The future of Dacia, according to designer Miles Nurnberger

Dacia Bigster Concept

Dacia Bigster will be Romanian brand’s biggest model yet

New design boss Miles Nurnberger shares how he will shape Renault’s budget brand

Ex-Aston Martin designer Miles Nurnberger’s arrival at Dacia coincided with the unveiling of the new Dacia Jogger and came shortly after a radical transformation plan for the marque was detailed as part of parent company the Renault Group’s Renaulution strategy.

Speaking on an array of topics, including the brand’s future designs, concept cars, and the car maker’s “wonderful” simplicity, Nurnberger gave Autocar the first clues of what to expect as Dacia embraces its new identity and turns to electrification.

When will we see your influence on Dacia’s cars?

“It’ll be years yet for production cars. The majority of my job is spent worrying about cars coming four years down the line; or even as long as a decade. But I have been able to have some influence on the next big model programs we’ve got coming before that; more about the execution of them rather than conception. Just being able to ‘squeeze the lemon’ on them, really.”

How was the transition from your previous role at Aston Martin?

“Everything’s the same and everything’s different. I feel a bit like an F1 driver who’s moved teams. His job is still basically to turn a steering wheel; and my approach to design hasn’t changed. But the terminologies, and all the interactions I need to have, are so different. Dacia is part of a bigger group, so it makes strategic decisions in a different way than Aston did. I’ve had to understand how the machine works here.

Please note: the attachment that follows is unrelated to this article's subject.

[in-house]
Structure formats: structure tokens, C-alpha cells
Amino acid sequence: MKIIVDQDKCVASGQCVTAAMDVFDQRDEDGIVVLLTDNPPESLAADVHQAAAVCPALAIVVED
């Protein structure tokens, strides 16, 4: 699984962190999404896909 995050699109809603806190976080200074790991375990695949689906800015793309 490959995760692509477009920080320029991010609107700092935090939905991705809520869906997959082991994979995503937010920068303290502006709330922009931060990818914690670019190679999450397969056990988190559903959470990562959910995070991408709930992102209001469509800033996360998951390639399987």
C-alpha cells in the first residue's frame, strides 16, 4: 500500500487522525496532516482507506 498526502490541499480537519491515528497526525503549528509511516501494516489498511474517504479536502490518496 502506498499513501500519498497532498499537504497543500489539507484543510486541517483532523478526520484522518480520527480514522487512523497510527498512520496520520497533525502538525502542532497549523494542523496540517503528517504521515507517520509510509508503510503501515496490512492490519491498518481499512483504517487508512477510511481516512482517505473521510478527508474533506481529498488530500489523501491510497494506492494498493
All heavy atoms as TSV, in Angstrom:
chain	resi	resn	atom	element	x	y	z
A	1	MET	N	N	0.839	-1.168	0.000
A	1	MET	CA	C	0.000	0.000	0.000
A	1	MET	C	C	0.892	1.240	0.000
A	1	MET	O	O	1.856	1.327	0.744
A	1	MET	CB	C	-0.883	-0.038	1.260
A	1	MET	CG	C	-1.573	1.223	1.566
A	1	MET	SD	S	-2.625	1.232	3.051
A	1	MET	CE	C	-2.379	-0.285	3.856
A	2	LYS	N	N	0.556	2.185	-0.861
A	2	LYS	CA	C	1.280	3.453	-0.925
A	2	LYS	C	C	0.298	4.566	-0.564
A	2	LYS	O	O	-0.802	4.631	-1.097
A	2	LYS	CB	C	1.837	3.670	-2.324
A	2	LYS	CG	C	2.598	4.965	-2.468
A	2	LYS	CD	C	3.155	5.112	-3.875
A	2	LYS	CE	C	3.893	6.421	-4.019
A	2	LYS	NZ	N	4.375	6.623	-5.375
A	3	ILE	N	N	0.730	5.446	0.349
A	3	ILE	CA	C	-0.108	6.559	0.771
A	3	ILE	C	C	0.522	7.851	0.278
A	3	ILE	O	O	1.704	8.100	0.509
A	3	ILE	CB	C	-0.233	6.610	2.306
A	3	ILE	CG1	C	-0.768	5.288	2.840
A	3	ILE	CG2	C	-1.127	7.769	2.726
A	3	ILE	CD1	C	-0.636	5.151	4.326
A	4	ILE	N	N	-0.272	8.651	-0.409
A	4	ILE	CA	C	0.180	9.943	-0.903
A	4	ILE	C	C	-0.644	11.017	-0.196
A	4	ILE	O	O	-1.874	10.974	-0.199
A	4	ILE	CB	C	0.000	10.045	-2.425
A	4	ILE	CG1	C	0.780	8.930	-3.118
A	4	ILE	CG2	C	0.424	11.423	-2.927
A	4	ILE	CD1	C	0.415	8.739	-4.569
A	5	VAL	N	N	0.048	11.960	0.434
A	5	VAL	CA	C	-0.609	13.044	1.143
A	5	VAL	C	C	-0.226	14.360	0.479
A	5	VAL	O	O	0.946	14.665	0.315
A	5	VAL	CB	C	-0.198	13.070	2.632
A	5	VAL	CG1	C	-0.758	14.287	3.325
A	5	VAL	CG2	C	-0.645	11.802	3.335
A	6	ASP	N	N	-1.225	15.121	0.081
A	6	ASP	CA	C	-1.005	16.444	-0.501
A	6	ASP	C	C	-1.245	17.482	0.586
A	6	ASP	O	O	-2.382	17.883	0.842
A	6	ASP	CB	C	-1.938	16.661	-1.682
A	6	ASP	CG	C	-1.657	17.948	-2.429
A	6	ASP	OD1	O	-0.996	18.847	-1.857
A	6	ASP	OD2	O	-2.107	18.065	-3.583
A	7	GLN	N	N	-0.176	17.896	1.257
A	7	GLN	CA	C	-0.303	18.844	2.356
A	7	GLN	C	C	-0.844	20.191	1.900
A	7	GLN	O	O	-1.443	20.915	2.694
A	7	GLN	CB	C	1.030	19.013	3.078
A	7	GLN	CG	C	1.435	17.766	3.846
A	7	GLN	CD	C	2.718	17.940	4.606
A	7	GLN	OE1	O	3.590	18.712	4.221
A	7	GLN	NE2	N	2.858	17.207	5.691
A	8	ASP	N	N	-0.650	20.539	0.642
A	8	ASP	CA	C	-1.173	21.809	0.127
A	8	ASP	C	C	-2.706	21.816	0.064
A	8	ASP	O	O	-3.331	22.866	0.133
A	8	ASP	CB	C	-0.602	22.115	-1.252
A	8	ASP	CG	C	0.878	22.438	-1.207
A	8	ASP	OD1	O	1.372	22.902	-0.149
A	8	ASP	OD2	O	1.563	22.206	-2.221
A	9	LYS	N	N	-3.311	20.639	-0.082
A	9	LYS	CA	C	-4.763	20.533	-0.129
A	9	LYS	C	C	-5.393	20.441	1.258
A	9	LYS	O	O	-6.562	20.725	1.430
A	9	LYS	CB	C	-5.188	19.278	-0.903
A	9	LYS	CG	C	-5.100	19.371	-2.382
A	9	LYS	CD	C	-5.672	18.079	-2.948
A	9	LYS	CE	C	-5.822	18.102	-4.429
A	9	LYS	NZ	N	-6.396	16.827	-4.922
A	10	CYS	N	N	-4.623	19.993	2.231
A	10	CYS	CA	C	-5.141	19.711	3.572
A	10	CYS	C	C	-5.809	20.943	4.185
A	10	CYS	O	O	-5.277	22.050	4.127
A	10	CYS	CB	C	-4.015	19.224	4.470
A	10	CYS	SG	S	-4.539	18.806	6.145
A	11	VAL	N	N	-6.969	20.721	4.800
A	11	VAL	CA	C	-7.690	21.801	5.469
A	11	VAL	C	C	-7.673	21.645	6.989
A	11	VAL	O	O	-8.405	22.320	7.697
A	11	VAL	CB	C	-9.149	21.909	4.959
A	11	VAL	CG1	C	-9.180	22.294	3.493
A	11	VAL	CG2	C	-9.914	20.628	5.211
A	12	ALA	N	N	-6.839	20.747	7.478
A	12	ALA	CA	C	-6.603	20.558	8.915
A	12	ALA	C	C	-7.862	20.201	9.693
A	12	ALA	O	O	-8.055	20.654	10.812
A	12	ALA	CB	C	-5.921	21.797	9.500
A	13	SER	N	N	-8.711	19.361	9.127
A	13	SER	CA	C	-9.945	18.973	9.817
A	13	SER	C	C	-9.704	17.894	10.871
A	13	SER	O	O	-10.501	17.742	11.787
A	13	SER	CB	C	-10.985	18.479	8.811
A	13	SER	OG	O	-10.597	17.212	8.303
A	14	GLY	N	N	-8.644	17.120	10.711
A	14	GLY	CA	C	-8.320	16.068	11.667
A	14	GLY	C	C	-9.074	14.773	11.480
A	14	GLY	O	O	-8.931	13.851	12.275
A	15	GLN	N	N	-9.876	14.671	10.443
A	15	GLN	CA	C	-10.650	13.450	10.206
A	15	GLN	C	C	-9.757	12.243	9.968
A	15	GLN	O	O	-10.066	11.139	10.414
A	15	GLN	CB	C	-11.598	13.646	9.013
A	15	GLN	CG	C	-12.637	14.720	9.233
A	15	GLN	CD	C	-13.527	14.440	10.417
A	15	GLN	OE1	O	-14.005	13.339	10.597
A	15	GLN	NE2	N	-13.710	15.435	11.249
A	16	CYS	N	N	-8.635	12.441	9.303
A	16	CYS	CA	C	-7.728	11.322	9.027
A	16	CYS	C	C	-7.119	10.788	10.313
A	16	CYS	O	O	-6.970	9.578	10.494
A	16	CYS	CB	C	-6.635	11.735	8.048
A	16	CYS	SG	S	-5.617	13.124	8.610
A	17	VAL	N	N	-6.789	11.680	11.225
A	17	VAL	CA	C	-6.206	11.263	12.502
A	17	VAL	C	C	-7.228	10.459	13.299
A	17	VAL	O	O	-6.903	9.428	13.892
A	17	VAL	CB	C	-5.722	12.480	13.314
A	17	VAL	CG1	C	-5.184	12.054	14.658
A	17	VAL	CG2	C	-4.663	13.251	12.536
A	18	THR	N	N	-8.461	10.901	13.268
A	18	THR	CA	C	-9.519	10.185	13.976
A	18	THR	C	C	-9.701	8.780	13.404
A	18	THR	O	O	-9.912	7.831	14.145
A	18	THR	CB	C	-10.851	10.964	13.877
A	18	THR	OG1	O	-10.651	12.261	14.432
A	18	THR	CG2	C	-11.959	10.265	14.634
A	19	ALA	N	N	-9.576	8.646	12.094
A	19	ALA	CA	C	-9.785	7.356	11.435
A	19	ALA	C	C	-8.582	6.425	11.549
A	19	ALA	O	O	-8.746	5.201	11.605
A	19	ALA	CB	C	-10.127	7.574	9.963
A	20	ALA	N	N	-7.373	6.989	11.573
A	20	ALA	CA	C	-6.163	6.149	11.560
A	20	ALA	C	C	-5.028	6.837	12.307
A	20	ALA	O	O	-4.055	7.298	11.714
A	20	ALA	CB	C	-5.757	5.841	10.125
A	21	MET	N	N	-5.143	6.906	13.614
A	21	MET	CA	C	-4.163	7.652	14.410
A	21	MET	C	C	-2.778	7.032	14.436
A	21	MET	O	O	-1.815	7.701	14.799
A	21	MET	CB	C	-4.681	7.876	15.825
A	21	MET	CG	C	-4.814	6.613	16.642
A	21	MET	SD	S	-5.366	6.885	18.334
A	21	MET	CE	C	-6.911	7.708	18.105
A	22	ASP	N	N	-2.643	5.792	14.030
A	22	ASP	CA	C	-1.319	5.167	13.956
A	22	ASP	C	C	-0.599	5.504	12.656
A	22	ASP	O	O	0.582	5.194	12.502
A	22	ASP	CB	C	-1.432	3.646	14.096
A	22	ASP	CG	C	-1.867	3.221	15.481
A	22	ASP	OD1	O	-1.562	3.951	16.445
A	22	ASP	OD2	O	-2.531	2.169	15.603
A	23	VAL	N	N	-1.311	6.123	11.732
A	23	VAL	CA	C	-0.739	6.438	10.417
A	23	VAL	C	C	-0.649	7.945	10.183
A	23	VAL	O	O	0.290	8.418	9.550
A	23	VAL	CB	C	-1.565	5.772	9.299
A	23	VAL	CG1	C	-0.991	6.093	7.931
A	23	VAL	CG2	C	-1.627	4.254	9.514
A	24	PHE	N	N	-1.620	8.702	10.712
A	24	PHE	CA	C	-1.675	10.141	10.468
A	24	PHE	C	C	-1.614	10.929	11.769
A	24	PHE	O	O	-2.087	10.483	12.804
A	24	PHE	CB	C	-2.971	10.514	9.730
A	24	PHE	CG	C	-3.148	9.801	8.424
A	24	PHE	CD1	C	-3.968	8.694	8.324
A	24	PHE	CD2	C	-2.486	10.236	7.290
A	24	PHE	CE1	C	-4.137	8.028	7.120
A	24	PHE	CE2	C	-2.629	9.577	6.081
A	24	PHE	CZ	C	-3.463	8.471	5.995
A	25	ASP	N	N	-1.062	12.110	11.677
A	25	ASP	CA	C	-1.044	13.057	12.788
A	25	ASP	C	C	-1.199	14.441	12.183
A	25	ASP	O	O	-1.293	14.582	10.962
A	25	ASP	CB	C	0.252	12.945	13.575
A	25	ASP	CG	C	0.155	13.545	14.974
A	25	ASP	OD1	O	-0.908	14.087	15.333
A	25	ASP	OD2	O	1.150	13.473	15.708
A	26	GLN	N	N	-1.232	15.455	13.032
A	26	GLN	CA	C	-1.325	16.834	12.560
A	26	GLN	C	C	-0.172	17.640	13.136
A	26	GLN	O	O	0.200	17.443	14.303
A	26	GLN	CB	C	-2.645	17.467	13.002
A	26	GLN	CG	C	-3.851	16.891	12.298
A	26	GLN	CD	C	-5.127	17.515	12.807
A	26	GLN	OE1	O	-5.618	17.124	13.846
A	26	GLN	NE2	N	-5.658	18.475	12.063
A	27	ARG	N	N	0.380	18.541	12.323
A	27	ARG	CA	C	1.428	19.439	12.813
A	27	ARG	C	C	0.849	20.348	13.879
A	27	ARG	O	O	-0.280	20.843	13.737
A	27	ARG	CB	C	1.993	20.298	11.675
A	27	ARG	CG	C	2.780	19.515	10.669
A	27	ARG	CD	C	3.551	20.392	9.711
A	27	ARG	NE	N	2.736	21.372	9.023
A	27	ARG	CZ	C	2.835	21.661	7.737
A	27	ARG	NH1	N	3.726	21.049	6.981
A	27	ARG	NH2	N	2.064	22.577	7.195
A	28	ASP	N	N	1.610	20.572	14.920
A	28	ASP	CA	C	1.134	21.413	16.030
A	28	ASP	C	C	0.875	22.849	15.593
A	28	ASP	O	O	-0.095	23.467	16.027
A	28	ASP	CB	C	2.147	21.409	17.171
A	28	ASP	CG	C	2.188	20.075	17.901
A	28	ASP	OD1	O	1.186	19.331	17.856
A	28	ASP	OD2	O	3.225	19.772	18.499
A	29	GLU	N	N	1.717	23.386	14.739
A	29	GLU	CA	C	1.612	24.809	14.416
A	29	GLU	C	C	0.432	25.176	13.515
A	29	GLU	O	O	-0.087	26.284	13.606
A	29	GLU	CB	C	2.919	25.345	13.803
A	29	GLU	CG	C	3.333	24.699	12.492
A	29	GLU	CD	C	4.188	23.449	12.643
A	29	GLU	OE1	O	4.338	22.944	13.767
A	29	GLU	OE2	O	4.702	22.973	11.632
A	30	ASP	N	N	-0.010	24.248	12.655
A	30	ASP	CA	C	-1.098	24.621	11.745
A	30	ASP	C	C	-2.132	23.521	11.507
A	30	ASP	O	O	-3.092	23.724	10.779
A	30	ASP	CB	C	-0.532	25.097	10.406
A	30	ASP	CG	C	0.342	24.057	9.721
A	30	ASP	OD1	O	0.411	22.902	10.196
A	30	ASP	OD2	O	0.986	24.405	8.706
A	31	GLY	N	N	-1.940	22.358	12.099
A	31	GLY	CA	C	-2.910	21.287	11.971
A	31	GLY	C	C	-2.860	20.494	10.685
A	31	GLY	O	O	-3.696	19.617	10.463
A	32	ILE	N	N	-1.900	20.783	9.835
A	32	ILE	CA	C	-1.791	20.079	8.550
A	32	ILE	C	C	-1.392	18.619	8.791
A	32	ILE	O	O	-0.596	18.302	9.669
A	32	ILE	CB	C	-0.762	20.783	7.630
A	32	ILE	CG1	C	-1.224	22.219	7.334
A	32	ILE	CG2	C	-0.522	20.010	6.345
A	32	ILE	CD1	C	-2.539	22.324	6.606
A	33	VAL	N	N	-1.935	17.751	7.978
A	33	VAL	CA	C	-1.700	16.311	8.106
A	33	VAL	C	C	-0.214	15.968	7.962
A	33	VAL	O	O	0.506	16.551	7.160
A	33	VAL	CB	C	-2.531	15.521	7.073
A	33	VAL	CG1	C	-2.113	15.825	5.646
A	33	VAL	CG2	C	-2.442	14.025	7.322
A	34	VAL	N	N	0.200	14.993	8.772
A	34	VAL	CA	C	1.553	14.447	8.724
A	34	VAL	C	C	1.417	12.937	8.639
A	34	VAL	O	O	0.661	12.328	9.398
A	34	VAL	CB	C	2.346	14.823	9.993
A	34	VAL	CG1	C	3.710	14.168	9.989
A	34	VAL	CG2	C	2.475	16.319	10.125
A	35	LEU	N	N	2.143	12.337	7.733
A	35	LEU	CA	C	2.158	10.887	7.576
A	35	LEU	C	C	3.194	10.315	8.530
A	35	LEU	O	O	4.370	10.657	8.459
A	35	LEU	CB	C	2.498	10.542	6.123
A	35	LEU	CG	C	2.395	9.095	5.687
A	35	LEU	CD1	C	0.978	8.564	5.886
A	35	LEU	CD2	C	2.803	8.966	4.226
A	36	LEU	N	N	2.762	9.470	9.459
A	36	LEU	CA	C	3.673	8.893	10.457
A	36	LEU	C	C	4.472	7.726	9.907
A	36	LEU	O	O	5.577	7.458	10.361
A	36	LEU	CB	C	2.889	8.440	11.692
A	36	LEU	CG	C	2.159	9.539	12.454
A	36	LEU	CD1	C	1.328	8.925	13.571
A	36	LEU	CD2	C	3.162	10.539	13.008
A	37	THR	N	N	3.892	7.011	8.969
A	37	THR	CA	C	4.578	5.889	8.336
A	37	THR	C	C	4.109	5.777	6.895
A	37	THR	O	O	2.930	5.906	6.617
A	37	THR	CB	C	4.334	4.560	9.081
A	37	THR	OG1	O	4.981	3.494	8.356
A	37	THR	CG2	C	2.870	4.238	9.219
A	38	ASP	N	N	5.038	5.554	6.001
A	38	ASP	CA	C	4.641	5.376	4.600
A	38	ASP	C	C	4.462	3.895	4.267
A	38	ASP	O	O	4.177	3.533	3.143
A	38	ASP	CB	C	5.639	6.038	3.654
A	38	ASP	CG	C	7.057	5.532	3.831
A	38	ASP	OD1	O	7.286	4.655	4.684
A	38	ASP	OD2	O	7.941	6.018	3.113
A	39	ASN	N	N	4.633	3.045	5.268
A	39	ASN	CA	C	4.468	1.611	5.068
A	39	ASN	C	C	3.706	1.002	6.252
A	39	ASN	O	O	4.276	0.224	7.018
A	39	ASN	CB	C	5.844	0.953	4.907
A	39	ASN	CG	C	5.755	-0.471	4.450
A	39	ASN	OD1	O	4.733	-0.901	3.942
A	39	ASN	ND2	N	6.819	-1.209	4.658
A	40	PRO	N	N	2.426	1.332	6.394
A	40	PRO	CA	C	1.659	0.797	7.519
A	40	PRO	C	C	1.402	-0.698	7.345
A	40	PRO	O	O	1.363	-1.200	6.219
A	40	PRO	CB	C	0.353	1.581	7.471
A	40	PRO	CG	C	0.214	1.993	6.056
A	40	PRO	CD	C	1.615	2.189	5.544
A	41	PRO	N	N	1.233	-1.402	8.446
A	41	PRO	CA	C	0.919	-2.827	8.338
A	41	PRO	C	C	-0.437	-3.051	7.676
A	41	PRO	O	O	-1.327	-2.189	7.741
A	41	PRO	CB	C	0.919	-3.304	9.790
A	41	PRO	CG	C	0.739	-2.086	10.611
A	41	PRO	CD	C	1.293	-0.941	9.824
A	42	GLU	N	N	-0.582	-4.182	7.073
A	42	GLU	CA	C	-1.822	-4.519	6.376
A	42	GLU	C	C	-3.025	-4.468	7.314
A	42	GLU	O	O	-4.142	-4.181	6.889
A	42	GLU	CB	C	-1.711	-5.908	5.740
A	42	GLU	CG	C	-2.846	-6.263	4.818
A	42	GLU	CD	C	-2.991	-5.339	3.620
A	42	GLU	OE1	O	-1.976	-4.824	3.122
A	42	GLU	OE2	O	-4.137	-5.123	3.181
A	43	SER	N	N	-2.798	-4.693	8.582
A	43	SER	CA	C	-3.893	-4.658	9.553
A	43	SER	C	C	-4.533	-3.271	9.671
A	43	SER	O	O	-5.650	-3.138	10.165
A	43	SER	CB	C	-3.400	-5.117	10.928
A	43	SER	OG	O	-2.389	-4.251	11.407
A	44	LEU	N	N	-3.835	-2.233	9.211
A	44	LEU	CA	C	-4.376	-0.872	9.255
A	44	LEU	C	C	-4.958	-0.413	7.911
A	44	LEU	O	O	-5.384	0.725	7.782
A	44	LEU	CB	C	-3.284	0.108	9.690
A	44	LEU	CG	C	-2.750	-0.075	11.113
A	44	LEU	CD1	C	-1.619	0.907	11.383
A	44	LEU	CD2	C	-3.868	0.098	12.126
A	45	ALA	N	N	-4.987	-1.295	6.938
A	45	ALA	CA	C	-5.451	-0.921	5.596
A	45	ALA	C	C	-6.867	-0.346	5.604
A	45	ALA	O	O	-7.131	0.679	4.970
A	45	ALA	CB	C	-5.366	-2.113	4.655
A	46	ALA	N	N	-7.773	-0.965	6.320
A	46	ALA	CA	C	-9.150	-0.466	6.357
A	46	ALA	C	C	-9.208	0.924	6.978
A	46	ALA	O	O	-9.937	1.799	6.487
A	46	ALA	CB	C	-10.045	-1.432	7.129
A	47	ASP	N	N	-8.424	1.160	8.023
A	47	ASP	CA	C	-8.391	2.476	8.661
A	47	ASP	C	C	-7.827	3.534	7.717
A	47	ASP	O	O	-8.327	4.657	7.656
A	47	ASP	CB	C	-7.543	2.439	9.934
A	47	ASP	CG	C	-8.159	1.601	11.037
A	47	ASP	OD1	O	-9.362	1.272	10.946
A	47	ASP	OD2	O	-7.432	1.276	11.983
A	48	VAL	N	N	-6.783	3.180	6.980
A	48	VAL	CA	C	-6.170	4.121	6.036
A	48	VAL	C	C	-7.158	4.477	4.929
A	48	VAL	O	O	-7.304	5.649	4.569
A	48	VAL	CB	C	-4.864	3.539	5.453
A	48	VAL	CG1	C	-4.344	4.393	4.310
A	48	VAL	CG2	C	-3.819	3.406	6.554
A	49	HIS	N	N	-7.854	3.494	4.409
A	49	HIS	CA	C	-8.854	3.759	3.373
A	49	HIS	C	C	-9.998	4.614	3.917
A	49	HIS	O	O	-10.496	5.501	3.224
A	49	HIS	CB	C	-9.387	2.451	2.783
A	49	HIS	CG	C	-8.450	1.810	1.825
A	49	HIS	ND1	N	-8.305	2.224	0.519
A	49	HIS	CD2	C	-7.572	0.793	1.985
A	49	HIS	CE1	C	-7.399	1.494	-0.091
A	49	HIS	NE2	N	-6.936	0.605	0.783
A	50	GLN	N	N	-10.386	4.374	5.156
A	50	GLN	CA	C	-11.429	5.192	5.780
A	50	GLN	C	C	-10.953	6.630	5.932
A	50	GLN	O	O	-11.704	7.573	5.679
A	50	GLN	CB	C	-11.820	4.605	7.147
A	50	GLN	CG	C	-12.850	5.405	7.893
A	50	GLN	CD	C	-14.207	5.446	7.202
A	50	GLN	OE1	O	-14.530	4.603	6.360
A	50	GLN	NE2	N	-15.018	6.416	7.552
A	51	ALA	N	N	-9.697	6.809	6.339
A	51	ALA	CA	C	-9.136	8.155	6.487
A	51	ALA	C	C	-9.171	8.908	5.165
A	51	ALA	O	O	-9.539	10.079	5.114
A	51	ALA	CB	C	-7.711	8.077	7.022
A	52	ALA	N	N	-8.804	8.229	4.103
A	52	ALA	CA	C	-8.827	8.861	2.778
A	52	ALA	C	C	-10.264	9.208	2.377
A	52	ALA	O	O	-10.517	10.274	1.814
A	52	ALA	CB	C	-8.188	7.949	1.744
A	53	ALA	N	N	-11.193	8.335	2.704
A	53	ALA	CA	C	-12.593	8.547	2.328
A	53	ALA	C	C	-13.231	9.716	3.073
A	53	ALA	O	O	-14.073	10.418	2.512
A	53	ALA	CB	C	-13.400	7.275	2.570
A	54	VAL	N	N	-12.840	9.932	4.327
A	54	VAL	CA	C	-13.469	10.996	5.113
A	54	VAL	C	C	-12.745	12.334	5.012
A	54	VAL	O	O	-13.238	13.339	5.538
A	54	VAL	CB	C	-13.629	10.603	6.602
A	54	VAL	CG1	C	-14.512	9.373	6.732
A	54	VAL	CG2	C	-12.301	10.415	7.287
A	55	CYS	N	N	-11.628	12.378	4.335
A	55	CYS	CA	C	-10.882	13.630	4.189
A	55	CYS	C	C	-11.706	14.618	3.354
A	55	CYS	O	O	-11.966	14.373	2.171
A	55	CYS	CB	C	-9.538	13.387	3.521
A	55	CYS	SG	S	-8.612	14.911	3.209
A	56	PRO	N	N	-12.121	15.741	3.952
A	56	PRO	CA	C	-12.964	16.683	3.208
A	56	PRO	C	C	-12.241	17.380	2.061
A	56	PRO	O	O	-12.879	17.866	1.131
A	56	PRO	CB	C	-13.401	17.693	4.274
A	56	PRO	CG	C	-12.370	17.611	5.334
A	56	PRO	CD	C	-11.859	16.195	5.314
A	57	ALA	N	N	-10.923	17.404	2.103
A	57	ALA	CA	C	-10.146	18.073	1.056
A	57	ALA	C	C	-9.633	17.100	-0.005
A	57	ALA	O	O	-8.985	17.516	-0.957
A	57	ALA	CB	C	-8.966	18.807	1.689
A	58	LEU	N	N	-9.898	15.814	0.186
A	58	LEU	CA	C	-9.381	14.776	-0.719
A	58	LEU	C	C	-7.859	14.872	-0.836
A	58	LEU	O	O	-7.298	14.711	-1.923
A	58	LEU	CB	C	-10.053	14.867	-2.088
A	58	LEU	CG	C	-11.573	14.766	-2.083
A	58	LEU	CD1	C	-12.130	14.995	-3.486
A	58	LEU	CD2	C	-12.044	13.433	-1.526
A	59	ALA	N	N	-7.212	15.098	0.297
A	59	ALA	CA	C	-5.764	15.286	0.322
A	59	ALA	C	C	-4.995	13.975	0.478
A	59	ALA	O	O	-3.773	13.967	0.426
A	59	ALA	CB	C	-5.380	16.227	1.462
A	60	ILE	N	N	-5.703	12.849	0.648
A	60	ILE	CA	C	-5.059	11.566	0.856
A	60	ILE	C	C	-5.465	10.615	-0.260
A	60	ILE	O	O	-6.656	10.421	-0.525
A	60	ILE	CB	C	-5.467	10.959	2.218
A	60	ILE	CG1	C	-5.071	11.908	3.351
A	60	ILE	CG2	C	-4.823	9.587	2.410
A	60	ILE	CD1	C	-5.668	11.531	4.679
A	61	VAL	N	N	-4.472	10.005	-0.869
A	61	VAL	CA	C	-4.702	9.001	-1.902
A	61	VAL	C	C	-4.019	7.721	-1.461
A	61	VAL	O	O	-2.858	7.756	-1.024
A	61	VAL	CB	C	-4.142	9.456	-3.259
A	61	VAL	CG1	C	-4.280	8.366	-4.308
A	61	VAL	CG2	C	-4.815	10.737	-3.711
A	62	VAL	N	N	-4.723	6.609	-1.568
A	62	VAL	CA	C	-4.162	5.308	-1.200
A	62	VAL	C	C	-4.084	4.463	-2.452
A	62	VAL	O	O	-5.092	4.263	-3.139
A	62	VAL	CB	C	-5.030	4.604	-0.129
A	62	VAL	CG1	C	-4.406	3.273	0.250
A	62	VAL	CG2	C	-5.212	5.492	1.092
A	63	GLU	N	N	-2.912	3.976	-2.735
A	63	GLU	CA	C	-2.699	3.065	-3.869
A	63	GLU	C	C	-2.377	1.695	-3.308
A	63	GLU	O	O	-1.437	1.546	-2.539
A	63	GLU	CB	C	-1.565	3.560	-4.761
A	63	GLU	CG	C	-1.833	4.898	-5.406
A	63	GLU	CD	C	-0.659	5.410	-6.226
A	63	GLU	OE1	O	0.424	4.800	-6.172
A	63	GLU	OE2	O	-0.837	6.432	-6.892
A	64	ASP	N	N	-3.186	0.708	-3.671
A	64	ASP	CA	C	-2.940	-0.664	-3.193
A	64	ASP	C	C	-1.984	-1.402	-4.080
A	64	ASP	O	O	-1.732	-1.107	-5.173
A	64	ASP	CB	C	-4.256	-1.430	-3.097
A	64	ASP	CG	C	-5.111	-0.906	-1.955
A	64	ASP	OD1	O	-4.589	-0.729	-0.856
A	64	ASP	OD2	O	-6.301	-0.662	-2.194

“My first three months were all about understanding the strengths and weaknesses in our design team. I’m happy to say there were more of the former! We’ve got a great foundation, and I’ve been able to strengthen the team, bringing in new heads of Advanced Design and Colour and Materials who both joined us in January.”

Will we see a Miles Nurnburger concept car to start a new era?

“You might do. The brand’s gone through incredible evolution. Luca de Meo’s ‘Renaulution’ plan has now given Dacia its own dedicated design team, which it never had before. Our culture is growing; and I’d say that culture, and the concept you’re talking about, is now mine to be guardian of.

“We have a proper brand mindset now. That will quite naturally lead us to progress, and to make new design statements.”

How is working with Laurens van den Acker and Gilles Vidal?

“It’s great. Laurens lived at the end of my street when we both lived in California and worked for different parts of Ford Motor Company. Gilles was my boss back at PSA fifteen years ago. Their qualities as designers was definitely an attraction for me, and they’re both people I already knew I could work well alongside.”

How do you feel the group’s commitment to design is now compared with decades ago? 

“Renault has always been a quiet powerhouse for design, but it feels like there’s a new emphasis on design throughout the group now, on design as a differentiator.